Some bias is expected. It can not be argued that children's networks have a bias towards showing children, that women's networks show women, and that African American networks show African Americans. As consumers, it is rare to question this phenomenon. But what about networks that are for everyone Is there still a bias in what they show, and who are they biased towards
When it comes to mainstream media and news, there is a particular bias towards racial minorities, one that falsely creates stereotypes and undermines the fight for equality. Black men are often portrayed as aggressive, angry, and unwilling to compromise. Latino/Latinas are portrayed as unwilling to learn English, and as drug smugglers. Native Americans are portrayed as lazy, and alcoholics. Asians are portrayed as quiet and hardworking. Are these images real While all stereotypes are based loosely on some reality, the stereotypes created by the media are even more false then those created through actual human interaction. These images are created from the very small representations of minority available in the media, most of which are already negatively slanted to begin with. But how do we know the media is creating these images
There is an easy answer. Turn on the television, or open a newspaper. The vast majority of what is being seen is white, heterosexual men. The next most common group White, heterosexual women. They are seen in percentages that far outweigh the actual race percentages in the United States. In a society so passionate about equality, how does racial bias remain so strong in the media
Like most forms of equality, racial equality is a long, hard battle. While the need for equality is clear, most people feel a sense of ennui if the battle takes too long. Why keep trying, when the worst battles have already been fought Does the media bias really hurt anyone
Yes. Racial bias, and racism, directly affect and hurt everyone. They hurt the people who are being ignored, or being portrayed only negatively, by creating unrealistic stereotypes which they have to fight, and also by limiting the positive role models young children of color have available. Racism affects the media majority, because those same stereotypes create an unnecessary fear and a separate between races. Racism that is so clear affects society, because it limits the exposure of different cultures and groups, making understanding each other and working together for equality that much harder. Racism creates an underlying fear and tension that the United States would be much better without.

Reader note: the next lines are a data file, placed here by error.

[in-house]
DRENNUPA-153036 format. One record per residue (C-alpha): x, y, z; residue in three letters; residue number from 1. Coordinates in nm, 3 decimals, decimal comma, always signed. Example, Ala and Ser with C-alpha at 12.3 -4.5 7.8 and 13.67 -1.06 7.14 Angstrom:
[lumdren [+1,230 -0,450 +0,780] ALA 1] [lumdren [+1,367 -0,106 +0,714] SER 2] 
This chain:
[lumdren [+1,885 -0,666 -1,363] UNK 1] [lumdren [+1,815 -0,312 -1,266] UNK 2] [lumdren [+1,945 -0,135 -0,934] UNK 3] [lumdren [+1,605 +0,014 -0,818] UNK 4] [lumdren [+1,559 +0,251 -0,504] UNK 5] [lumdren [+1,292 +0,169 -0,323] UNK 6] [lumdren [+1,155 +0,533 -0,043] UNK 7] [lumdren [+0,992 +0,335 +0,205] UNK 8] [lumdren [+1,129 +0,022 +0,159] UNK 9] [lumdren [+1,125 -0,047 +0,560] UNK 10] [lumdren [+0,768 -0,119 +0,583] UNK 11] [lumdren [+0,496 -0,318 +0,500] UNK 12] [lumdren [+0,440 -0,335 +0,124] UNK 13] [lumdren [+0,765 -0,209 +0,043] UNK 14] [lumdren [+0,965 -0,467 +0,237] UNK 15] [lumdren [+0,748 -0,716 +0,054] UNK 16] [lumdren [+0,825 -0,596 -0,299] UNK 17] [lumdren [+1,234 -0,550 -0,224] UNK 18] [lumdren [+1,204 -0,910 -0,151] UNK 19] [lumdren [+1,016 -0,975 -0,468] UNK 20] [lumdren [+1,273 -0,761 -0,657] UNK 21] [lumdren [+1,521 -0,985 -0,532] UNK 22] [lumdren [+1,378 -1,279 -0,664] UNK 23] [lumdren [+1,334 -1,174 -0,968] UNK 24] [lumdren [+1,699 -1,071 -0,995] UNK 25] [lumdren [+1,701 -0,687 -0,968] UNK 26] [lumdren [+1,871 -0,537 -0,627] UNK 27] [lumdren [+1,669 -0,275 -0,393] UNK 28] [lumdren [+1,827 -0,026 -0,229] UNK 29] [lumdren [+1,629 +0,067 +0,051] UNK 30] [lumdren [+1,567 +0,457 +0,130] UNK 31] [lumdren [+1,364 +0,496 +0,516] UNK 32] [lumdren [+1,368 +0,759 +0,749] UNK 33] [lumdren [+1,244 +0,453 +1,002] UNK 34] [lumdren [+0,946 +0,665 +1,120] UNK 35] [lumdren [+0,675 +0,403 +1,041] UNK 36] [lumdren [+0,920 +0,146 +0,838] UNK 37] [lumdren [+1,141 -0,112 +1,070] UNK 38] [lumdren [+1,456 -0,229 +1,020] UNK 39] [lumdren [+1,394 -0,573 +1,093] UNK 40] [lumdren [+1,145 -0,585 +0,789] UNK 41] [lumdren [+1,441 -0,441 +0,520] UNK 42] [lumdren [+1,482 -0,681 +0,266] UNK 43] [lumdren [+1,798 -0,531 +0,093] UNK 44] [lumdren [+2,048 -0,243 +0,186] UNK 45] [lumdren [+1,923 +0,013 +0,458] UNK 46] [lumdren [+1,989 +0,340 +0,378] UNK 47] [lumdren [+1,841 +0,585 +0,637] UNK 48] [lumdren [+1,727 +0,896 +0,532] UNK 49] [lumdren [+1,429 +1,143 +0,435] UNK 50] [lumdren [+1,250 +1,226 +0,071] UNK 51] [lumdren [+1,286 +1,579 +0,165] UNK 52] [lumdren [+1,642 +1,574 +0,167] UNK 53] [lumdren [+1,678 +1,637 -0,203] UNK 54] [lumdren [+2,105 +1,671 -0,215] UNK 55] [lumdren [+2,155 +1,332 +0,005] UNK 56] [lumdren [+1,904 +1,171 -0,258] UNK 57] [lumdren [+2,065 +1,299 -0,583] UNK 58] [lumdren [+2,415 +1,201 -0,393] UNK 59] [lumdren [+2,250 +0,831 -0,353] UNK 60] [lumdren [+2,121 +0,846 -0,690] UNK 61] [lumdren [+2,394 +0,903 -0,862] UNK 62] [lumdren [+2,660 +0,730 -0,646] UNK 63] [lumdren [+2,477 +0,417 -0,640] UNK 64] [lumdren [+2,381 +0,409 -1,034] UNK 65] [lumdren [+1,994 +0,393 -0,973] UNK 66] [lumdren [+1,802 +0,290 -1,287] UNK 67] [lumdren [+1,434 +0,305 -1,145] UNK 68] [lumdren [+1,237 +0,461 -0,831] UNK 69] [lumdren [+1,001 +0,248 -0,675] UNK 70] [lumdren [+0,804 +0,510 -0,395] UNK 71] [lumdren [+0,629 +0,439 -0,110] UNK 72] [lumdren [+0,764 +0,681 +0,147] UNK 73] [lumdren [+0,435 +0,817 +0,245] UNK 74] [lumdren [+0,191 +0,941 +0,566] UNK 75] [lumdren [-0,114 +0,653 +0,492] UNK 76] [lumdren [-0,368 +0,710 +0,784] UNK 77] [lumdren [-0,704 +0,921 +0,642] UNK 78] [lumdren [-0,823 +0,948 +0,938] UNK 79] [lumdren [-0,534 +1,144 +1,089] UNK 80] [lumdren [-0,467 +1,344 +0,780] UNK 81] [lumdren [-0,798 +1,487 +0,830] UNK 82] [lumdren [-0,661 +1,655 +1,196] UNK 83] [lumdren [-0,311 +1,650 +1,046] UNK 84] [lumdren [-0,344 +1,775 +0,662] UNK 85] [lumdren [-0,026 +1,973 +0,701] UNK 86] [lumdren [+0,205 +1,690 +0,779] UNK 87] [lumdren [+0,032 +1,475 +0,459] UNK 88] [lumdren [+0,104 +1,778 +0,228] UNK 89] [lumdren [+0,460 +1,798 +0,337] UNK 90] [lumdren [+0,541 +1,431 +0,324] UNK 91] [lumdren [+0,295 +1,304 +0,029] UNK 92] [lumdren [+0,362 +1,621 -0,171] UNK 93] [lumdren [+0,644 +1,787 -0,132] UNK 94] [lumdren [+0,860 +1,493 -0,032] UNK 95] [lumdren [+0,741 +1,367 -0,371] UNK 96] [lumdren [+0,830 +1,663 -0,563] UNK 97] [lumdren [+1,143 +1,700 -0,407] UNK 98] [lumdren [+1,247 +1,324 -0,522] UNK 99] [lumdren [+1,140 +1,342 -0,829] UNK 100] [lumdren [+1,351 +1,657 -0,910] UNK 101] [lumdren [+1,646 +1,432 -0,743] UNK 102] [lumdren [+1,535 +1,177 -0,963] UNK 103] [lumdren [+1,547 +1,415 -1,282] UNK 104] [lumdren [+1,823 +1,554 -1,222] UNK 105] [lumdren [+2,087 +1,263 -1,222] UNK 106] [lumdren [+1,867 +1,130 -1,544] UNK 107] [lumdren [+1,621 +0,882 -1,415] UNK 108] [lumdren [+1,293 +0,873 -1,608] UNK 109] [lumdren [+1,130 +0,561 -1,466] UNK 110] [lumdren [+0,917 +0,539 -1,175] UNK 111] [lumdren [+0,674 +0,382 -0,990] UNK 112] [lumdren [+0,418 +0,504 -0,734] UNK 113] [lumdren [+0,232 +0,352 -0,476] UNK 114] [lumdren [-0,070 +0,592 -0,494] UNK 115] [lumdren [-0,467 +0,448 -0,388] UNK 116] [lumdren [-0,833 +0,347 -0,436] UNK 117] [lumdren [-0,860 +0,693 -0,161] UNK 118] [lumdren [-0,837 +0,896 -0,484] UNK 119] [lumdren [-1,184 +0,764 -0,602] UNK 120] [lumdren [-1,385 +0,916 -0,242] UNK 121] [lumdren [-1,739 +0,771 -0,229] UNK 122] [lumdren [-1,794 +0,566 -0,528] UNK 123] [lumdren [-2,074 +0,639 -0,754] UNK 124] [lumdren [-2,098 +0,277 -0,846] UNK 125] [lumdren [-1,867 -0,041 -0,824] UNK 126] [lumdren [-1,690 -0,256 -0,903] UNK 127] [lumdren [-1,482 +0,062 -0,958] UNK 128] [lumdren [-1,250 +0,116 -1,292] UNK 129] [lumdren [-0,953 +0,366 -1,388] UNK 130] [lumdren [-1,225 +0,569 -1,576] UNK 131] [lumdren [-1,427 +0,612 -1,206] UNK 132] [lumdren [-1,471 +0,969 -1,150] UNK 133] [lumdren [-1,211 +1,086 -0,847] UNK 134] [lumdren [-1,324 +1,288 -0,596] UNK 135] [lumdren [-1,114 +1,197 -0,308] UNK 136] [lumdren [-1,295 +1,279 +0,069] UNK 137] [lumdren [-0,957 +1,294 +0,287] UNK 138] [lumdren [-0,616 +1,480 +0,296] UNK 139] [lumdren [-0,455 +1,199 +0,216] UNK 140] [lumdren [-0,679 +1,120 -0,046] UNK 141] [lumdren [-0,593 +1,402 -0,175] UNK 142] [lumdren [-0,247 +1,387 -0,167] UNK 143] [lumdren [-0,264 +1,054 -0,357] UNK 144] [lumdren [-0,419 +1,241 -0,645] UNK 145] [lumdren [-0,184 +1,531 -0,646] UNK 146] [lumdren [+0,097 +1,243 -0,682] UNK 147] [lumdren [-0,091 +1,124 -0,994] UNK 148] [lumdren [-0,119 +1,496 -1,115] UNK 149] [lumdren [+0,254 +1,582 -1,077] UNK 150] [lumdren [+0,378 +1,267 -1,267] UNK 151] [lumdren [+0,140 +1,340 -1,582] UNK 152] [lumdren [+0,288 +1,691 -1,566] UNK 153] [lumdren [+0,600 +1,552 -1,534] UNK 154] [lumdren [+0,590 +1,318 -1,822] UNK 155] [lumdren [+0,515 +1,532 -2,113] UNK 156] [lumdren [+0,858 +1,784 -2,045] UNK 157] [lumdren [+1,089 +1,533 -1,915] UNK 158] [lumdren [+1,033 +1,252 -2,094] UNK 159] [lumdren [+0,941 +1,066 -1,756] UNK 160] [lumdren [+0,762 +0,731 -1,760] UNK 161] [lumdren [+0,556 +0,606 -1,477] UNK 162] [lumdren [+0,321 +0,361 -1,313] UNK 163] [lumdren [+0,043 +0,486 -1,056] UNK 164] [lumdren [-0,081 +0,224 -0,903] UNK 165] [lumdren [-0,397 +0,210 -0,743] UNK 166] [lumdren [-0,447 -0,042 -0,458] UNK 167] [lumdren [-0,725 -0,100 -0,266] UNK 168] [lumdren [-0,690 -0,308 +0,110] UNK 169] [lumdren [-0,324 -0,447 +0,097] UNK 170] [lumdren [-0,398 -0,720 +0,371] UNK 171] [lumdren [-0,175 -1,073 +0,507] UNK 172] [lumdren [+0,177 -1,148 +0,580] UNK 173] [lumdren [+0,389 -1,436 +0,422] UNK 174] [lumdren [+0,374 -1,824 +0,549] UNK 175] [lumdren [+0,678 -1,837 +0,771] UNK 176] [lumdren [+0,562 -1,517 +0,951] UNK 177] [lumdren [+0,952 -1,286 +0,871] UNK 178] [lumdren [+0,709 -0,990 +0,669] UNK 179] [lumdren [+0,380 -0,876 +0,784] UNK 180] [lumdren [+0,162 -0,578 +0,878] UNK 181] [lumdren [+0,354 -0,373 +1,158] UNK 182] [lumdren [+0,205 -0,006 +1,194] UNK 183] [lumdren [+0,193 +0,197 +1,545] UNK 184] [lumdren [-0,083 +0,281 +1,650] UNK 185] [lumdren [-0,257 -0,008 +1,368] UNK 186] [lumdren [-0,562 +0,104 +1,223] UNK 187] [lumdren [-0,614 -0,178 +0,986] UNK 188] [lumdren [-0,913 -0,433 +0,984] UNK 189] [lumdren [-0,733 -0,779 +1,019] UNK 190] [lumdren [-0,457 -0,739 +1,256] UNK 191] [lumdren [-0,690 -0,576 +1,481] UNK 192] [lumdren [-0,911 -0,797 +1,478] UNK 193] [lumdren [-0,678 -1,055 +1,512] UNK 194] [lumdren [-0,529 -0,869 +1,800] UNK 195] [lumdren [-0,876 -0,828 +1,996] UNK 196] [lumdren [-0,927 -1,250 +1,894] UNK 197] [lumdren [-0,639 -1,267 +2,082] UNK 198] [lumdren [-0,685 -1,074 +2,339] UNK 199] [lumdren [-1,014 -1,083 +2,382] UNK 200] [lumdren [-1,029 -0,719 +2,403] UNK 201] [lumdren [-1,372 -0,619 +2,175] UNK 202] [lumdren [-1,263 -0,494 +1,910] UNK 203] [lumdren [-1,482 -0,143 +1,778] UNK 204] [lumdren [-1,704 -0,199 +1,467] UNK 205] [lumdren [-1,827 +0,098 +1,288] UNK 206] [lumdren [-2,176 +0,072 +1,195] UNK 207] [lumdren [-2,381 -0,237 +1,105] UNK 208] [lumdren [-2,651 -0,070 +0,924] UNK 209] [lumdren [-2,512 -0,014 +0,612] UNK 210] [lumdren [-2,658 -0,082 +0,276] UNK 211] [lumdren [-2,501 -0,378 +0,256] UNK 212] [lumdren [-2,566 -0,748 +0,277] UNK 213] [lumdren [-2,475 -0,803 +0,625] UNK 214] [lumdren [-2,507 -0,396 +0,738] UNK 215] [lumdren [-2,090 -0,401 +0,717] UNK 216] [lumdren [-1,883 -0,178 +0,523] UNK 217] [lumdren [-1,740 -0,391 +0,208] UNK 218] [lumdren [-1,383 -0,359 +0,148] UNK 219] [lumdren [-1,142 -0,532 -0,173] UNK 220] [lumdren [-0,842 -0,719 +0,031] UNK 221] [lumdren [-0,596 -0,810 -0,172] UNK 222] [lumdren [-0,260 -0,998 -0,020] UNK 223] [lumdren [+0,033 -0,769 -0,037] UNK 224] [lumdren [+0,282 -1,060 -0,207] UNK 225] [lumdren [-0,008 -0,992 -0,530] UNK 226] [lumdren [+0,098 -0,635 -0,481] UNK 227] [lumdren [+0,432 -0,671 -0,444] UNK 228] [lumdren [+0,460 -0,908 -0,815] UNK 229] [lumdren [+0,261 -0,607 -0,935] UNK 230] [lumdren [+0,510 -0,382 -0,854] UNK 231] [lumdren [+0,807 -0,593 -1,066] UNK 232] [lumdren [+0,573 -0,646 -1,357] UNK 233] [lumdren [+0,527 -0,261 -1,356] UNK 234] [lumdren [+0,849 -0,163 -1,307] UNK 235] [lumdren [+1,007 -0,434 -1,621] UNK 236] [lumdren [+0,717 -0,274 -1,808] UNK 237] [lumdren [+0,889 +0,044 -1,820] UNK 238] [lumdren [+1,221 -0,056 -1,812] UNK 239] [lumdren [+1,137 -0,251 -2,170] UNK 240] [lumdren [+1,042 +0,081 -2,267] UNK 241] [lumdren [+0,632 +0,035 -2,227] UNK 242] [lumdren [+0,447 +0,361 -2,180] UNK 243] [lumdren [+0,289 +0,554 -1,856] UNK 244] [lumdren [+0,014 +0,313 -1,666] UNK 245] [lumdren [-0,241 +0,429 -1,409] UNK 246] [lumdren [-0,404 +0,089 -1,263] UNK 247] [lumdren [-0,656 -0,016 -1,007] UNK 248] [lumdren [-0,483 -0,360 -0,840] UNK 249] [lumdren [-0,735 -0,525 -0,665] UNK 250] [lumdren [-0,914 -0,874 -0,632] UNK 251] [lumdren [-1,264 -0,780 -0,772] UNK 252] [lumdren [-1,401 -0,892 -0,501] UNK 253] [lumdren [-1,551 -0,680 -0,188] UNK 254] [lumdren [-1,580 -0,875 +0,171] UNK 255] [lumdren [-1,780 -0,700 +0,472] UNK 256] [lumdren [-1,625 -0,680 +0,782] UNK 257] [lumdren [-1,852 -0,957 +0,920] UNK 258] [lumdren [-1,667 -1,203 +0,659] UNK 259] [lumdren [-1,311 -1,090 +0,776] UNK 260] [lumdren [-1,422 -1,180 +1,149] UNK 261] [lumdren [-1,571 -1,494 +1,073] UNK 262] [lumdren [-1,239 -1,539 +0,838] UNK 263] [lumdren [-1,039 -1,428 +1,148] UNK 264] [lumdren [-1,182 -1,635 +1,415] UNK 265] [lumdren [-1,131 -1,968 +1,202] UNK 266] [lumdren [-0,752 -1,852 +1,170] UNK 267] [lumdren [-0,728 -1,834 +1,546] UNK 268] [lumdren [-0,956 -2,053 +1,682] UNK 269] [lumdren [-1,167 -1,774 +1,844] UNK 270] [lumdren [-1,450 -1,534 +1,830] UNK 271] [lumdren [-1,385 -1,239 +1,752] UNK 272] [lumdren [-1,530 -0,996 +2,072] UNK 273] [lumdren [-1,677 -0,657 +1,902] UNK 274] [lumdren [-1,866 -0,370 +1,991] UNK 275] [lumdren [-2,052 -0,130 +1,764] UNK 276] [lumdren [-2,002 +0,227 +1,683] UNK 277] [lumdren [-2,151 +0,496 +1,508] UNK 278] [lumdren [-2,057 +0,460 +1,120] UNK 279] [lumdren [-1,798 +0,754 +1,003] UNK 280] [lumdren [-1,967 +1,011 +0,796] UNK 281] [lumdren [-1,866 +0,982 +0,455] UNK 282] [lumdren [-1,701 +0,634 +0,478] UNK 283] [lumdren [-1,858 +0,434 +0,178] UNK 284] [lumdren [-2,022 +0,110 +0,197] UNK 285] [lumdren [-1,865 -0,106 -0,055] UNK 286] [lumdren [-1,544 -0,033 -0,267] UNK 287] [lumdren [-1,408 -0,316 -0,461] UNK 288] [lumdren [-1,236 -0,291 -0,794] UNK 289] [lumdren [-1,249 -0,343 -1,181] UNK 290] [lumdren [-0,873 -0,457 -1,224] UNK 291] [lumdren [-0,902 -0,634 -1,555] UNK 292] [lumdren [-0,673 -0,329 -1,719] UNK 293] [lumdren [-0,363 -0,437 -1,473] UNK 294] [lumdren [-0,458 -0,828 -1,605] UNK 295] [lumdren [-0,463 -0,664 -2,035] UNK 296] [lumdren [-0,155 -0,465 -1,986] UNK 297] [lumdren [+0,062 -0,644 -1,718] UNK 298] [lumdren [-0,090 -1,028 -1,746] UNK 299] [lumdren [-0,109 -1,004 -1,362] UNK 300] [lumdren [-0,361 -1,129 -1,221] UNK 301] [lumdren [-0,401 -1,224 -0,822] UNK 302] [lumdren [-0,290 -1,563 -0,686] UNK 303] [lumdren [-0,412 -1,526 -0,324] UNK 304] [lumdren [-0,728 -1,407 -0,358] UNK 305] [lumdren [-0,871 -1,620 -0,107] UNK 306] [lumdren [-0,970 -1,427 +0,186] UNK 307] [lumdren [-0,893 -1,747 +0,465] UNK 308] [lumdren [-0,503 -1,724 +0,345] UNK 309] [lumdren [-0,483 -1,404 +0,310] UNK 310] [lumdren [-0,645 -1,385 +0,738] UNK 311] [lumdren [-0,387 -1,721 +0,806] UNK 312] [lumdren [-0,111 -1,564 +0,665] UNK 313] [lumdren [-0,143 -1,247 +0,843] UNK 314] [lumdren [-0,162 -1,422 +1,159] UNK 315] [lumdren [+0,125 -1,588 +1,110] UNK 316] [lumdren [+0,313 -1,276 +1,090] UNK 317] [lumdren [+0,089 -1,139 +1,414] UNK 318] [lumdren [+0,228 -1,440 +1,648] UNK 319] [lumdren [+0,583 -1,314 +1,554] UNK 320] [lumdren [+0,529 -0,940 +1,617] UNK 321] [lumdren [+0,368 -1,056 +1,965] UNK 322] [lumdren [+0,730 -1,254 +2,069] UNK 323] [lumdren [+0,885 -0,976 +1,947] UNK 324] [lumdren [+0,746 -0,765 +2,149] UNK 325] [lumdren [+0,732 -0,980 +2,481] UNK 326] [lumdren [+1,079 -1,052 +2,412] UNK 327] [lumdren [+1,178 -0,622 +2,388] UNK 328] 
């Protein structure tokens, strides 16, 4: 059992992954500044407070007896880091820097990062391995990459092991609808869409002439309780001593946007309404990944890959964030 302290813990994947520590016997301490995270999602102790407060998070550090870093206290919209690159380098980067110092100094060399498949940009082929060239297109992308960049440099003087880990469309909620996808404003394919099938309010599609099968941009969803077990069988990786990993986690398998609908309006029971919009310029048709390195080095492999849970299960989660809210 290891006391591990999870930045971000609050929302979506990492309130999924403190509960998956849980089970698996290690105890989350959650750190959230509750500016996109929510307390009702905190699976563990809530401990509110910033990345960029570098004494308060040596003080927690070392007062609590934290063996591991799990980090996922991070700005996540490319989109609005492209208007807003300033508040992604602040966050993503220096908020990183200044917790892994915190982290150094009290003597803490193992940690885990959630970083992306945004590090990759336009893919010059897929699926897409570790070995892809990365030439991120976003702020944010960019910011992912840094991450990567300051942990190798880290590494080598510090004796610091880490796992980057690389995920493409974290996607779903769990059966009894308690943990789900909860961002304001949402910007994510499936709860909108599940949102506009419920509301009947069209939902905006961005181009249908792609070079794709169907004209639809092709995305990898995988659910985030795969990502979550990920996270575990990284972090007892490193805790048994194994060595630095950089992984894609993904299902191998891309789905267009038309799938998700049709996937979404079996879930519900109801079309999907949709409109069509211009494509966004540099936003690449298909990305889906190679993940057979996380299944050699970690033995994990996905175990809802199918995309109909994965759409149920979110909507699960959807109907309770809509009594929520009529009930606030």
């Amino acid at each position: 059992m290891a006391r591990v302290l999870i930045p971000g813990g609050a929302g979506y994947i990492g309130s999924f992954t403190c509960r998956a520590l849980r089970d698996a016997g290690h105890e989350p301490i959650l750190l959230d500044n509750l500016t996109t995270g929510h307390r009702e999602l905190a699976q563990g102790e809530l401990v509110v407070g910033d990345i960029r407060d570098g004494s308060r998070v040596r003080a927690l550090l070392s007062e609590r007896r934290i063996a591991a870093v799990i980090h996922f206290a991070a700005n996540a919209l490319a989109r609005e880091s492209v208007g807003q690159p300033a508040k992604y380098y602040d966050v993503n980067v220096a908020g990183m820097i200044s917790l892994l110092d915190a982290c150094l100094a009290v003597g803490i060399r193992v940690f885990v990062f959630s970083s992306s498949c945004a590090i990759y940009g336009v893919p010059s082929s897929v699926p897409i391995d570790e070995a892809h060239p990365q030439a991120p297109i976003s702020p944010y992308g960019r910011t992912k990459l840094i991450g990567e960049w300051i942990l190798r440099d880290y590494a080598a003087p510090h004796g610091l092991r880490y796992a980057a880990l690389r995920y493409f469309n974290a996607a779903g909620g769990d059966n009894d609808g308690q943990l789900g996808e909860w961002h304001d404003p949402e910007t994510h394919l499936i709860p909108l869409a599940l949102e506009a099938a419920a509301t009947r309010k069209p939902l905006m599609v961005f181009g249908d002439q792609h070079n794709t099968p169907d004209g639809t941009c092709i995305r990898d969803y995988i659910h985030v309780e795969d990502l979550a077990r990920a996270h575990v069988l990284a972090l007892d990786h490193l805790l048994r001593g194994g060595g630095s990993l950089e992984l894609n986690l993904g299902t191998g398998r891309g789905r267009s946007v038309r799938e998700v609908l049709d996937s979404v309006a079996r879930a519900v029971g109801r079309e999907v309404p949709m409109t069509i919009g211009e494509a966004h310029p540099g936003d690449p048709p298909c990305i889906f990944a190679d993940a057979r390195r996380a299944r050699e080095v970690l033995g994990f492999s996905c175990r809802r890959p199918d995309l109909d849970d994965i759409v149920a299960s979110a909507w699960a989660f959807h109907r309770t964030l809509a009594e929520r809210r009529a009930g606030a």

However, it is important to note that not all racism, at least portrayed racism, is intentional. Even today, what is shown on television and what is read in newspapers is controlled by a very small group of people. White, upper-class, middle aged, heterosexual men. There is no direct attempt to be racist in what they put out in the media, there are no manuals telling them how to be racist. But, like all groups, they are more comfortable with a familiar face. That face is a white man, not a black woman, or an Asian child.
Some, however, is intentional. By using racially unequal language, a negative image can be portrayed, only by changing one or two words. Stanford Professor Geoffrey Nunberg points out the difference between using refugee and evacuee during the Katrina crisis. By using